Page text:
Netflix's ‘Love Is Blind’ Paints An Unrealistic Picture Of Love

Netflix's ‘Love Is Blind’ Paints An Unrealistic Picture Of Love, But I Couldn't Stop Watching

Can you actually fall in love with someone you've never seen? Netflix tries to find out.


A cross between "90 Day Fiance" and "The Bachelor," Netflix recently released its newest original show "Love Is Blind."

The premise of the show is to answer the overarching question: is love truly blind? To do this, the show recruits 30 singles from Atlanta to begin dating from the comfort of their individual "pods." They get to know one another based on personality rather than looks.

The goal? To fall in love sight unseen.

I love the concept of this show in general, however, its execution is completely flawed and only warps the concept of love rather than validate it. As a society, we value looks more than we care to admit. Physical attraction is a significant element in having an intimate relationship. This does not make you superficial — it just makes you human.

I really do love the idea of getting to know someone first before seeing what they look like. It allows you to meet someone you may not have otherwise given a chance. But the show values entertainment and binge-worthy content rather than actually finding an answer to whether or not love is blind.

They advertise the show as an experiment, but it's really just for profit.

As they go on dates and find out which people they want to continue talking to they are faced with a drastic decision. After only a few days of knowing the person (still without seeing them) contestants must decide if they want to get engaged or leave the show.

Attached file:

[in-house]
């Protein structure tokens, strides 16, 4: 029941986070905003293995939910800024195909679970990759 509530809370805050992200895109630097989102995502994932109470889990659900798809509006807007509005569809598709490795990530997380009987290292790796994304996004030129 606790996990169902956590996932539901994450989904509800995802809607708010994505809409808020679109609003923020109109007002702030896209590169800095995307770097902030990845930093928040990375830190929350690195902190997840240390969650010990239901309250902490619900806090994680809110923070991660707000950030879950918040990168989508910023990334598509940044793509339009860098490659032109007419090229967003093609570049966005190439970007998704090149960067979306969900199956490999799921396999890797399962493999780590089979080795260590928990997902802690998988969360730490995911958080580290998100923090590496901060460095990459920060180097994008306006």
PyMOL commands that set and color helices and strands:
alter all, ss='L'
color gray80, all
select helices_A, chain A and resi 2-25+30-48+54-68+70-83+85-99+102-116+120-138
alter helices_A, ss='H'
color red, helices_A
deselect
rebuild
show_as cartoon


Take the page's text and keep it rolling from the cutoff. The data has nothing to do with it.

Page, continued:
Yes, this makes the show incredibly entertaining, but it is extremely rare for a couple that has known each other for less than a week to have a successful marriage. If the relationship fails (which wouldn't be surprising), the show claims they are proving that love is not blind. But this is not an accurate assessment.

After watching, I actually do believe many of these couples could have successful relationships. However, the pressure of marriage in only 4 short weeks of dating is bound to interfere with most relationships.

I also believe many of the individuals on the show get engaged because they know that is their only chance of being with someone on the show.

One of the participants, Jessica, was ready to say yes to Barnett's proposal until he suddenly changed his mind. Reluctant to walk away from the show, she settled for her second choice, Mark. I may only be 18, but I'm pretty sure that's not how actual love and marriage works…

The worst part by far though is the episode with the surviving couples' weddings. The show doesn't allow them to break up before the wedding if they're having hesitations. They literally have to wait until they are up at the altar, in their dresses and suits, and in front of their families, to say “I do" or “I don't."

That's a new level of fucked up in my opinion.

With all of this criticism, I will admit I will continue to watch the show. Despite its flaws, anyone who watches it will admit, it's very easy to get hooked...

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